Beyond Sisters Mary Lewine, Margaret Cecilia, and Hilary Smyth the Sisters of Charity could not at that time supply many more teachers, and the school was in danger of becoming short-staffed. A year after the high school’s opening, Father Waldhaus came up with a solution: he called upon a new congregation called the Sisters of the Pious Union of Our Lady of Good Counsel, which he had formed in 1924. Though it was open to deaf women, it was not founded as a deaf community, but for women who wanted to enter religious life and work with deaf children; however, over the period of its short existence, the congregation grew to include many deaf women.
In the fall of 1924, the six Sisters of the Pious Union “took over the domestic and clerical duties of the institution and several of their number served as teachers,” S. Mary Lewine relates. Just a few months later, the December 1924 issue of The Silent Advocate—the official magazine of St. Rita School—expressed their relief at having these Sisters on staff: “The formation of this new organization has been a Godsend to St. Rita School for the Deaf. With an enrollment nearing double that of last year and with one additional Sister, we would have been overwhelmed had it not been for the Pious Union.”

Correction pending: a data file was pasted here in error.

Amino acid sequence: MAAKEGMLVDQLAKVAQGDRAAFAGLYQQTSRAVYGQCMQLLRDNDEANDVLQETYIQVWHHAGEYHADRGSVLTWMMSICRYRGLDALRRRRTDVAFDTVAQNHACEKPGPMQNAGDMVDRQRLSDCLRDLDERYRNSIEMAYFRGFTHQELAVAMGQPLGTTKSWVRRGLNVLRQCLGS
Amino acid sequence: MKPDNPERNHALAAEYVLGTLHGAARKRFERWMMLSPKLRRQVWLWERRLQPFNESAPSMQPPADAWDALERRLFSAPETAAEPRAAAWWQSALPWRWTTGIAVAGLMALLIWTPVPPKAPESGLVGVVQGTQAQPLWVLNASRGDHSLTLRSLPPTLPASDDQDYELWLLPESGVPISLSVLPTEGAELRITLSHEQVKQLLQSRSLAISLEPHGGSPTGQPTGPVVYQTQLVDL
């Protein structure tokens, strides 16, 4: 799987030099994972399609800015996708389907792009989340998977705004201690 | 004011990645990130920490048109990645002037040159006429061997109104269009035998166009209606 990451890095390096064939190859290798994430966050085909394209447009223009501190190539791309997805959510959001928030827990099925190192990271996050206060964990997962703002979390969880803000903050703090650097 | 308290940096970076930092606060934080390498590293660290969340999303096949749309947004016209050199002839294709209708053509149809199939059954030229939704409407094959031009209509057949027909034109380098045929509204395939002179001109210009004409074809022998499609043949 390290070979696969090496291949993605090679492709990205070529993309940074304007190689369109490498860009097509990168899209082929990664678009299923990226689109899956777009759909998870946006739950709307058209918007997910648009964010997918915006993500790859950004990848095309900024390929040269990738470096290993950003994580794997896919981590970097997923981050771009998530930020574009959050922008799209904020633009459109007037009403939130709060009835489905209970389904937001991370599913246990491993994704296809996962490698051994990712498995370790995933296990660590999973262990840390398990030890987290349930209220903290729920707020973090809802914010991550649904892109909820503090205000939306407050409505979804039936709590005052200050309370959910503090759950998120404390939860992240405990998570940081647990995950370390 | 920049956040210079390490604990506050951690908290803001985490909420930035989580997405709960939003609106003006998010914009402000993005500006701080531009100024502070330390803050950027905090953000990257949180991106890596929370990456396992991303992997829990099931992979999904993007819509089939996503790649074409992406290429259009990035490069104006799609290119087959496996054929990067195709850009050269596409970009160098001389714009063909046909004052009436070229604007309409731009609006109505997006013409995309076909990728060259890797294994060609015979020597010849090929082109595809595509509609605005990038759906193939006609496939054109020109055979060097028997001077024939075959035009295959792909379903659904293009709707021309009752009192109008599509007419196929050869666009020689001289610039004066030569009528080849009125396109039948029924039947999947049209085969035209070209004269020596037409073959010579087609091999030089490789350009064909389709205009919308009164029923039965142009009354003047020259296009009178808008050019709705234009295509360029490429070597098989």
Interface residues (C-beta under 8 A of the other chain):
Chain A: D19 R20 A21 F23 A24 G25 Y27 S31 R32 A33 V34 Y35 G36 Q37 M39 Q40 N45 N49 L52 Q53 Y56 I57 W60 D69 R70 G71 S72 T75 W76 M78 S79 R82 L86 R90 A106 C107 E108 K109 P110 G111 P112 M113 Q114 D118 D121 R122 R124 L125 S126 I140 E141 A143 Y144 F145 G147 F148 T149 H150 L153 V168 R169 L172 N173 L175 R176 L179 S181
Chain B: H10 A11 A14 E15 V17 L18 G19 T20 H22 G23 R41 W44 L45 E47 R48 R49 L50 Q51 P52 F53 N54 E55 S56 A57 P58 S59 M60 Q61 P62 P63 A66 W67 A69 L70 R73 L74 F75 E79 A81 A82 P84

Throughout the rest of the 1920s, these Sisters ran St. Rita School efficiently and effectively, yet, Father Waldhaus was unable to get the Pious Union official recognition from Rome. In 1929, Archbishop McNicholas, after speaking with Mother Irenaea Fahey, recommended to Father that he merge the Pious Union into the Sisters of Charity Congregation; at that point, the small Order had grown significantly in number. Between 1929 and 1934, 42 women religious entered the Mount St. Joseph Motherhouse from St. Rita School. Despite this change, the Sisters who taught or worked at St. Rita School remained there, as they were so essential to its prosperity.
S. Bernice Marie Scholz ministered 15 years at Cincinnati Good Samaritan Hospital in the food service department.
The Pious Union Sisters added a great deal to the Congregation as they served as Sisters of Charity throughout much of the 20th century. As a young Sister, S. Judith Metz remembers seeing S. Mary Monica Markowitz around the Motherhouse, who was deaf and blind. She navigated the halls of the Motherhouse without problem, and was “very sweet” and kind to all that she met along the way. S. Judy remembers how, every time S. Mary Monica visited the dining hall, she would stop at the chapel and kneel before the Blessed Virgin to say a prayer.